Chloride Electrode Potentiometry Titrations Dispersion Optimization Gradient technique

"An Automated Ion Analyzer"
Am. Lab. 1985 Volume 17, Issue 2 Pages 92-97
Ranger, C.B.

Abstract: An automated system is described that incorporates flow-injection anal. and ion chromatography, allowing both techniques to be performed either sequentially or simultaneously using a single instrument. Several examples, including anion determination in acid rain sample, Fe determination in presence of Pu, Ni and Zn determination in phosphate bath, are given to illustrate the performance of the system. Several levels of sample preparation can be incorporated in-line to provide complete automation. (SFS)
Anions Iron Automation Review

"Development And Application Of Graphite-teflon Composite Coating Electrode"
Gaodeng Xuexiao Huaxue Xuebao 1997 Volume 18, Issue 4 Pages 535-537
Xu, H.D.;Luo, Y.J.;Zou, M.Z.

Abstract: In this paper, the procedure of preparation of graphite-Teflon composite electrode (GTE) by coating was investigated. The coating consisted of a solid mixture 2.5 g(graphite 45%, Teflon 45% and PVC 10%) mixed with a solvent(THF: DMF = 1:4 in volume) 0.8 mL. Copper wires(phi = 0.7 mm) were coated by the coating and heated at 200°C for 5 min, and the GTEs were finished. They could be modified and changed into other metallic Teflon composite electrode only by electroplating in correspondent plating bath, such as mercury- cobalt- or copper- Teflon composite electrode. They had been applied to flow injection analysis by techniques of electrochemistry successfully. 8 References
Electrode Electrode Voltammetry Apparatus Detector

"Studies On Flow Injection Analysis Automatic Dilution Techniques And Their Applications"
Fenxi Shiyanshi 1991 Volume 10, Issue 3 Pages 56-58
Lin, S.;Lu, L.;Li, Y.

Abstract: Three types of automatic dilution techniques, viz., small-volume injection sampling, sequental-injection zone sampling and sample splitting, were investigated, with regard to simplicity, flexibilty, dilution factors and precision. Dilution factors were from 50 (for small-volume injection sampling) to 1000 (for sample splitting). The techniques were highly efficient with excellent precision over a wide range of dilution. The sample-splitting method was applied to ores and electroplating solution; coefficient of variation were 0.3%.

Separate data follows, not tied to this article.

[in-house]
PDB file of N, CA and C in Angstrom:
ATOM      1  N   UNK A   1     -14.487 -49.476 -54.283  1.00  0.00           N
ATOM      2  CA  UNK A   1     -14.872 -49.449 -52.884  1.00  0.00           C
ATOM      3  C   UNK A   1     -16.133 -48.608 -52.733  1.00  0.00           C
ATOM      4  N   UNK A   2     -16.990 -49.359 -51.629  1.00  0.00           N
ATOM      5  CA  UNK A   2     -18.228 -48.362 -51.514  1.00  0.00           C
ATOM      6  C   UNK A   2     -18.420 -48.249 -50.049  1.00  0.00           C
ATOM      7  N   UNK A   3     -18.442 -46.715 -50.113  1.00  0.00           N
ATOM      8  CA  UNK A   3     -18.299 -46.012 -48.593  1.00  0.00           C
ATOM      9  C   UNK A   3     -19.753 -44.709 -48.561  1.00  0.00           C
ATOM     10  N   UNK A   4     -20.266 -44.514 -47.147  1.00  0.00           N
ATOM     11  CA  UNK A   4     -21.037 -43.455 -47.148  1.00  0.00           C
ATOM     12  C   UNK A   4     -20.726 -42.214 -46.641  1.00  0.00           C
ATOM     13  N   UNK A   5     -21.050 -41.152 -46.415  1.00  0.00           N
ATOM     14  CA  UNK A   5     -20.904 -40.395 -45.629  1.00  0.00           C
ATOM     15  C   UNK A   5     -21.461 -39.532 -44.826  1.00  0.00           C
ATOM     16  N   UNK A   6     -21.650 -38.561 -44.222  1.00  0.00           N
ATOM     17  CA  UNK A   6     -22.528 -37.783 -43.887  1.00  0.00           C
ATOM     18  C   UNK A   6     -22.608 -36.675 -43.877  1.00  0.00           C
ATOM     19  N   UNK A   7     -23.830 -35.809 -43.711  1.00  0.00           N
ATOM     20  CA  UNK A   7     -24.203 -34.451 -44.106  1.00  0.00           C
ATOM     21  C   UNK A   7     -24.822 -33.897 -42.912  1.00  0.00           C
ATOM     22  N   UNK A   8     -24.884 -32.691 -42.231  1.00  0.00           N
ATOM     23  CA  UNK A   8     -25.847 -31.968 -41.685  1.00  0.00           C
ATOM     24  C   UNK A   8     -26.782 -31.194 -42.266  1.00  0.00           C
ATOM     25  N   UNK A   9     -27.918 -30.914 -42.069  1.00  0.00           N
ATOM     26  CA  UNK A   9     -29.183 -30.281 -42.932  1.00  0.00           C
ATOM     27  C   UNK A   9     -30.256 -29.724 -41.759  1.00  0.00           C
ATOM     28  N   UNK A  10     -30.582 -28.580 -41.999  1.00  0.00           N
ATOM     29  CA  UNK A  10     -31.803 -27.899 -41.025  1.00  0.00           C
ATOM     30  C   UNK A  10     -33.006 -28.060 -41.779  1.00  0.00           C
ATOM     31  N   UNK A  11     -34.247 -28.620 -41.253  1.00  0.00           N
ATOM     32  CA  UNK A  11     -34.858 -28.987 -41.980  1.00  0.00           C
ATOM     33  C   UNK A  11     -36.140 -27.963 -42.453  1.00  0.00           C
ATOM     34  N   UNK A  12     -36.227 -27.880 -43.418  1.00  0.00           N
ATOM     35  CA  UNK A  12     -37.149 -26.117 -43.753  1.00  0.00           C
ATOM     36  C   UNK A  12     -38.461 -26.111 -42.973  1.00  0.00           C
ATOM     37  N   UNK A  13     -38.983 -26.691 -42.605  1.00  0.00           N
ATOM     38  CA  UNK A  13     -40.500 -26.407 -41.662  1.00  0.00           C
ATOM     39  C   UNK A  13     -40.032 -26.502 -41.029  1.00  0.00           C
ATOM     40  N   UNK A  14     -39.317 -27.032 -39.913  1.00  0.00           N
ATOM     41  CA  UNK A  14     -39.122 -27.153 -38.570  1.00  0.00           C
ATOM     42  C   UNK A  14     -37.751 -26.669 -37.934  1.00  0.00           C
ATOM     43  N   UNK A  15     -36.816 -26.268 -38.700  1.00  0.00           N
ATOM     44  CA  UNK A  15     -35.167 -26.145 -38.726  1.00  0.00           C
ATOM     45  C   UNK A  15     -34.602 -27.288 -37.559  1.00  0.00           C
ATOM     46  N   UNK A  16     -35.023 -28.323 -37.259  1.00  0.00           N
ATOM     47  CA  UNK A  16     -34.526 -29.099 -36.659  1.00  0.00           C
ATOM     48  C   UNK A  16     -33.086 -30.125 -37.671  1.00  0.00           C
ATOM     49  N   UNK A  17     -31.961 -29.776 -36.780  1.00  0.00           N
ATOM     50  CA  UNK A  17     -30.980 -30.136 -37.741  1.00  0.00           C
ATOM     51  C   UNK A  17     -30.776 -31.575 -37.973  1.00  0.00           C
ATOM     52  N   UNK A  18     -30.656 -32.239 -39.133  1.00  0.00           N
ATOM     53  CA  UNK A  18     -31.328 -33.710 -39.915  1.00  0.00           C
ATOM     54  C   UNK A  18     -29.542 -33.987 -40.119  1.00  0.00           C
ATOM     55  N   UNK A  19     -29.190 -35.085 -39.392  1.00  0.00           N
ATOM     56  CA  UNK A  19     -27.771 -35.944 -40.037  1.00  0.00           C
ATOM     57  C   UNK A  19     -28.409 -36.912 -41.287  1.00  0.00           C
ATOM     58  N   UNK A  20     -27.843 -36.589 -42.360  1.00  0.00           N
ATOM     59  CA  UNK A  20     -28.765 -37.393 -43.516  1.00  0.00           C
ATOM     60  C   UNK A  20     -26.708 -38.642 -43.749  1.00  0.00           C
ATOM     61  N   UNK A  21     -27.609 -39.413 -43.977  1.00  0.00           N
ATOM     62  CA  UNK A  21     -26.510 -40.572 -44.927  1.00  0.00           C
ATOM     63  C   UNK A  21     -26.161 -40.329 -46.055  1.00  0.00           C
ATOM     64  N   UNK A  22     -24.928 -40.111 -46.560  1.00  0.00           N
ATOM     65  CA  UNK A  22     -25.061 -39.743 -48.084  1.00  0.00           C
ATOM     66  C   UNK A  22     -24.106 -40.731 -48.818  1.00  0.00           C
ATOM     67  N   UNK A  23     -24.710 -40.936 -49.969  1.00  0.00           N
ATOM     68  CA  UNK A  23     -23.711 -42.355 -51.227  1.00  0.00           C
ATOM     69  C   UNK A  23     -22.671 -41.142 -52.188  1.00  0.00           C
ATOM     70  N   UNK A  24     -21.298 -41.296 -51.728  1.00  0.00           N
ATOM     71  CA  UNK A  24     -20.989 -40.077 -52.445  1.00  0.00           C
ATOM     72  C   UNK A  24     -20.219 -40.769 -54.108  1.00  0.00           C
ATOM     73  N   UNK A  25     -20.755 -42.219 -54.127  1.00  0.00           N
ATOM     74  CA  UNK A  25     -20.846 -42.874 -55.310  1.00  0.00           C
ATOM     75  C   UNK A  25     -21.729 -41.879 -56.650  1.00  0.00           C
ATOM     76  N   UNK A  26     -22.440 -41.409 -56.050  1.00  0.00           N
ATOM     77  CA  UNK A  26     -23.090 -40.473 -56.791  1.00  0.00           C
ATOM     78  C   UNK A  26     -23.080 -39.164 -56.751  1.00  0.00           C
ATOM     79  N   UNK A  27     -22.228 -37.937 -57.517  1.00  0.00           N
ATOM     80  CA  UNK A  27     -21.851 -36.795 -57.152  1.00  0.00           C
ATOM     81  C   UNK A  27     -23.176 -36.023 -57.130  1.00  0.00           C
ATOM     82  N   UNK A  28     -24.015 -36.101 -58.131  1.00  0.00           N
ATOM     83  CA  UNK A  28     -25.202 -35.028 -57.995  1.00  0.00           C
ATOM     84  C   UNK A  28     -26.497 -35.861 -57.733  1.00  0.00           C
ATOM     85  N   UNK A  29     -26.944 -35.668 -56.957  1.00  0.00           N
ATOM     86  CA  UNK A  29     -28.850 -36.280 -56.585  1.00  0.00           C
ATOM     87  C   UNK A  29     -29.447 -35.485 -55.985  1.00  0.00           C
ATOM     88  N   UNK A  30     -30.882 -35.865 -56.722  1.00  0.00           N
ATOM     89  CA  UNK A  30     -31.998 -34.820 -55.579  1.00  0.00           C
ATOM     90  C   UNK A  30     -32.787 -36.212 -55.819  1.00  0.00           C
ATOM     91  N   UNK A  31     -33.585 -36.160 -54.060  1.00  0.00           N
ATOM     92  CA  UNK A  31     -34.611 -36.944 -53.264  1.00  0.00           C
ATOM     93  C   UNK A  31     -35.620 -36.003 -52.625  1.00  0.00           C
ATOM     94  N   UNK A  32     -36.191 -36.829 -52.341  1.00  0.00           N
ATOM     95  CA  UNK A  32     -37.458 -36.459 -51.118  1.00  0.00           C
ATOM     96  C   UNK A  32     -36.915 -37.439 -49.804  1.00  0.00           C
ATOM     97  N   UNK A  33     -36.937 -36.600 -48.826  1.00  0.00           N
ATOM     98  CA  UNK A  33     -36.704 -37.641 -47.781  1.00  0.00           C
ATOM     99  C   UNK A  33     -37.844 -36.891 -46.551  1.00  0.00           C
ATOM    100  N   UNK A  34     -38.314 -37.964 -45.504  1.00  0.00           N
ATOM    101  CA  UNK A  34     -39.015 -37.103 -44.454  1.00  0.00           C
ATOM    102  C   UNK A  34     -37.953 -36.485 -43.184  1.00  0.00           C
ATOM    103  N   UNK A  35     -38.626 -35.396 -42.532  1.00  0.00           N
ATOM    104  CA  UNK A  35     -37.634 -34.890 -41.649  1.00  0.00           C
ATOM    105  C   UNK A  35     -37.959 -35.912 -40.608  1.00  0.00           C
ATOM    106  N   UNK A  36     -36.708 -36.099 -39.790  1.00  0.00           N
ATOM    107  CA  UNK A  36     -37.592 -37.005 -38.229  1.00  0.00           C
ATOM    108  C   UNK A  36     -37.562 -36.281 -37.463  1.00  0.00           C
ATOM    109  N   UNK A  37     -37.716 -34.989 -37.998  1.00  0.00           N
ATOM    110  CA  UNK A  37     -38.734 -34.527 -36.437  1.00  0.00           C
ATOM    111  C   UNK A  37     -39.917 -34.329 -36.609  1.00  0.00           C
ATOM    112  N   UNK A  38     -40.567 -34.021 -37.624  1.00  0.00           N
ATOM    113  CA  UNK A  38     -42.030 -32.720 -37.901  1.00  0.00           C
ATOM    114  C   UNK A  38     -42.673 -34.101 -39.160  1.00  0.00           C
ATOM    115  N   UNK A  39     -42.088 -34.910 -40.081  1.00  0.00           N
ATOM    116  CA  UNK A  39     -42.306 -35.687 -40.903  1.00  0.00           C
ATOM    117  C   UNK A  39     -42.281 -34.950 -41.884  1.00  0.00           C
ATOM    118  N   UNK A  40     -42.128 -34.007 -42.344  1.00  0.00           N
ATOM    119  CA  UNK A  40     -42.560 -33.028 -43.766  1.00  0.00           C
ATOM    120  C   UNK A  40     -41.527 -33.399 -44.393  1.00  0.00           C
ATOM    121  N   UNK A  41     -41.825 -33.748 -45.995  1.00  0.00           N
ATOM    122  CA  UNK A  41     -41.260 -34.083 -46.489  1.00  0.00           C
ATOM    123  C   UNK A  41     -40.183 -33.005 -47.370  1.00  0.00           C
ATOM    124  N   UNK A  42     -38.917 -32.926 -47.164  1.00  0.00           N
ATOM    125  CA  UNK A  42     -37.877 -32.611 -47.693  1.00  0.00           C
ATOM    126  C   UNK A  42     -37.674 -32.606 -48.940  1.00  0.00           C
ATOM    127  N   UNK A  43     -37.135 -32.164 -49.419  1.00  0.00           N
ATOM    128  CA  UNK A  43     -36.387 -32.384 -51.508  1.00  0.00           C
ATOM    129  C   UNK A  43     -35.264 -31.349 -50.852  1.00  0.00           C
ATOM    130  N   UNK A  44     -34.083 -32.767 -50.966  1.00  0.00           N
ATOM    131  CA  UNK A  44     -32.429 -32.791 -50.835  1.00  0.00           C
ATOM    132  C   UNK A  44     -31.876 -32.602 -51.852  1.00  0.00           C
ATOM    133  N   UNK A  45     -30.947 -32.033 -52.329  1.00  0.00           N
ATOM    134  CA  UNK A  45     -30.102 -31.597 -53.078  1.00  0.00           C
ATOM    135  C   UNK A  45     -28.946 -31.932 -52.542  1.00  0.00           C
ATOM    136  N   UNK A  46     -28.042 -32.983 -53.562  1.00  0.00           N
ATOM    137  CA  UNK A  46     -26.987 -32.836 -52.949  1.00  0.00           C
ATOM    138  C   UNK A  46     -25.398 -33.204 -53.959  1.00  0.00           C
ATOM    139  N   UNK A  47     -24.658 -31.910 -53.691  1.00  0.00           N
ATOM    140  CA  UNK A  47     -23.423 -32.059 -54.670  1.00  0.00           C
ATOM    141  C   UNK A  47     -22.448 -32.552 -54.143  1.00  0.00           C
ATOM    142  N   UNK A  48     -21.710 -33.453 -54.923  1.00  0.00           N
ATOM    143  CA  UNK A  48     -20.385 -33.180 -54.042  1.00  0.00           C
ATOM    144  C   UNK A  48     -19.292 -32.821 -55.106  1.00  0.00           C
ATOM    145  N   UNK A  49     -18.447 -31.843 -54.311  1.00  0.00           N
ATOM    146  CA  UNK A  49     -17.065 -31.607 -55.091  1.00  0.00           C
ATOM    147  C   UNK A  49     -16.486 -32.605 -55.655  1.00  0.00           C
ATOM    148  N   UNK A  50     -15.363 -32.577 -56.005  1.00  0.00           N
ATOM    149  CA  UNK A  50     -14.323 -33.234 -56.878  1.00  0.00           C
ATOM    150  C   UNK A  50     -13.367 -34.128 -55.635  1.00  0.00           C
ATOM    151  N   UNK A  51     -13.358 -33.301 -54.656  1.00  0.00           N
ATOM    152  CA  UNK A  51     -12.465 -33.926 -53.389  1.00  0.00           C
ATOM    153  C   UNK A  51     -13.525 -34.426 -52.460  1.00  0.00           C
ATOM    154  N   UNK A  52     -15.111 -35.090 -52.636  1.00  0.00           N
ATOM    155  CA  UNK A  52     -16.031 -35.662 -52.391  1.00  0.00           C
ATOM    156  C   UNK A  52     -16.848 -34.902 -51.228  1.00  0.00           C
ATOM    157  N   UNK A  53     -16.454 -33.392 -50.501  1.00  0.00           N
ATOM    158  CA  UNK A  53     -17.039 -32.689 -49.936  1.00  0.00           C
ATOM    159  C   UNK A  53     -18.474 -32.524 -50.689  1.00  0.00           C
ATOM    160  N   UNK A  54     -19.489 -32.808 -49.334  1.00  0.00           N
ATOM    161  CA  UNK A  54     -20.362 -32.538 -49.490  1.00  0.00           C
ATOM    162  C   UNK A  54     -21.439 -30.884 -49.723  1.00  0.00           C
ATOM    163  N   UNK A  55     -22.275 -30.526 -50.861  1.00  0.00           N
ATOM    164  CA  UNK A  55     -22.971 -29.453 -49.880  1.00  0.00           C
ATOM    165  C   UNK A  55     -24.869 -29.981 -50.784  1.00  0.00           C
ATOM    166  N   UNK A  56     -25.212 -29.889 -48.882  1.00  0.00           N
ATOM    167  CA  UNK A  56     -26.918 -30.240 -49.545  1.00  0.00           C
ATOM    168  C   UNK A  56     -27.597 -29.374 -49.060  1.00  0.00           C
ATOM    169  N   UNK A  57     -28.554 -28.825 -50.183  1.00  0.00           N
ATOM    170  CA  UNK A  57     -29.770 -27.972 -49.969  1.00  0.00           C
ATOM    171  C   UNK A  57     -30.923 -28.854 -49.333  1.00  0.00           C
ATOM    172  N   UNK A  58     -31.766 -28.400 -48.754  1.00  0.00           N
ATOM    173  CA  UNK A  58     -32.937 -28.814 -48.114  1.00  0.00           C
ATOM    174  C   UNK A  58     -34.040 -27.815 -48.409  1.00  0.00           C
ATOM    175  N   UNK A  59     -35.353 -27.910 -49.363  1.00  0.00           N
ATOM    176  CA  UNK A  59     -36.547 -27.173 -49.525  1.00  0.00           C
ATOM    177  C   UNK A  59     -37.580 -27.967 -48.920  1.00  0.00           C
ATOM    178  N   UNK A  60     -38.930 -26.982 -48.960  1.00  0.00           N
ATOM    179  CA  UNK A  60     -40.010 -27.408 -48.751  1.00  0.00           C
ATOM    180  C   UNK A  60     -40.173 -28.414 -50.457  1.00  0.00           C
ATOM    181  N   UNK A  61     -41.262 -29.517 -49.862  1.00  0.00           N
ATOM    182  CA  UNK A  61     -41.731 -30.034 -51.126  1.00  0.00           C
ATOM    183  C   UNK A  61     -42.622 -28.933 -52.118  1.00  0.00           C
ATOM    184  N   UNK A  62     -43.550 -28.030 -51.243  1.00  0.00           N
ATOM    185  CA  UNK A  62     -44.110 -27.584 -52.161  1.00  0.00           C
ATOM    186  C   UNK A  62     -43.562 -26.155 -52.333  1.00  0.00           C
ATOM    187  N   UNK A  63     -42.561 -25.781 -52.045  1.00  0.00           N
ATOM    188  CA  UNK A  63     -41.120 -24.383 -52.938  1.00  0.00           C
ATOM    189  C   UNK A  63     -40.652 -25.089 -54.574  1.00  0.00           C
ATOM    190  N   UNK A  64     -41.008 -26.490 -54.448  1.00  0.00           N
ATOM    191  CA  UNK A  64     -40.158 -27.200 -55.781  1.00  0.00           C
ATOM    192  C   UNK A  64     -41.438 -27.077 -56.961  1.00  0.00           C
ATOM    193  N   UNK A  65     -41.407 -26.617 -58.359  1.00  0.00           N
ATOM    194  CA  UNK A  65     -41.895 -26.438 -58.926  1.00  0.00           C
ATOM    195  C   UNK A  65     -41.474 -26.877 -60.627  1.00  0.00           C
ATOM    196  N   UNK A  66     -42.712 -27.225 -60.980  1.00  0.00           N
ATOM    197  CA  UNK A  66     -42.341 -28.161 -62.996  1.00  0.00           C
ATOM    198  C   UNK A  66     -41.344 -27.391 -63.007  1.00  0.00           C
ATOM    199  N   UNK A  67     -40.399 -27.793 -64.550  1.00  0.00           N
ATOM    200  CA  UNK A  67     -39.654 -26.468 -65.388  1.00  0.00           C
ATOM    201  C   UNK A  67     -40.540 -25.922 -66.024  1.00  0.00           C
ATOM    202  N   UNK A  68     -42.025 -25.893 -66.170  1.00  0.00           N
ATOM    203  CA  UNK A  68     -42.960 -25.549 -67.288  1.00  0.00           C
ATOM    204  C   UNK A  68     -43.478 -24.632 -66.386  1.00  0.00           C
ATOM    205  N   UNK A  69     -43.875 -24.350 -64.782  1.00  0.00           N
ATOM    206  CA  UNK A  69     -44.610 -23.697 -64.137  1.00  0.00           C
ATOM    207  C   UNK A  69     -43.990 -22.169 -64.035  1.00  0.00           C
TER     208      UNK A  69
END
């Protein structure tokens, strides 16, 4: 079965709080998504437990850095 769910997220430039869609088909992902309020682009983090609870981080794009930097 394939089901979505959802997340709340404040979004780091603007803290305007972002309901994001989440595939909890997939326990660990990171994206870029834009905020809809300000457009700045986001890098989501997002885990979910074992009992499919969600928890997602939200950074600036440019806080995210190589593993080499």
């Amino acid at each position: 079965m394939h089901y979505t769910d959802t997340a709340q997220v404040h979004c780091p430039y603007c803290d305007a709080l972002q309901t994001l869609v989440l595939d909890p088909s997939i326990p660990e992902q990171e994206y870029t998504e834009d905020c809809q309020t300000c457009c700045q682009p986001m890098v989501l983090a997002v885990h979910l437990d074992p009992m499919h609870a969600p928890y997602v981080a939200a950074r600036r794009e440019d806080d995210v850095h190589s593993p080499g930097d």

Automation Dilution Precision Small sample Sample splitting Zone sampling

"Determination Of Highly Concentrated Zinc In Zinc Plating Passivating Solutions By A Zone-sampling Flow Injection Analysis Method"
Fenxi Shiyanshi 1996 Volume 15, Issue 4 Pages 73-75
Liu, P.;Zhou, D.;Su, D.L.

Abstract: Sample (30 µL) was injected into a a carrier stream of water at 3.6 ml/min in a flow injection system (schematic shown) and dispersed before entering a second sampling loop. A 50 µL portion of the diluted sample was carried by a stream of aqueous 0.012% xylenol orange at 4.2 ml/min to a reactor (250 cm long) and the absorbance was measured at 570 nm. The concentrated sample was diluted more than 1000-fold automatically by this zone-sampling technique and variation of manifold factors. Little interference was observed from the main components of CrO3 and Cr(III) in the solution, whereas the other ions including Fe(III), Cd(II) and Cu(II) did not interfere. The RSD (n = 20) was 1% for 16 g/l Zn(II). Sampling frequency was 84 runs per h. In practice, recoveries were 92.8-104.7%. Results were compared with those obtained by the EDTA method and by AAS.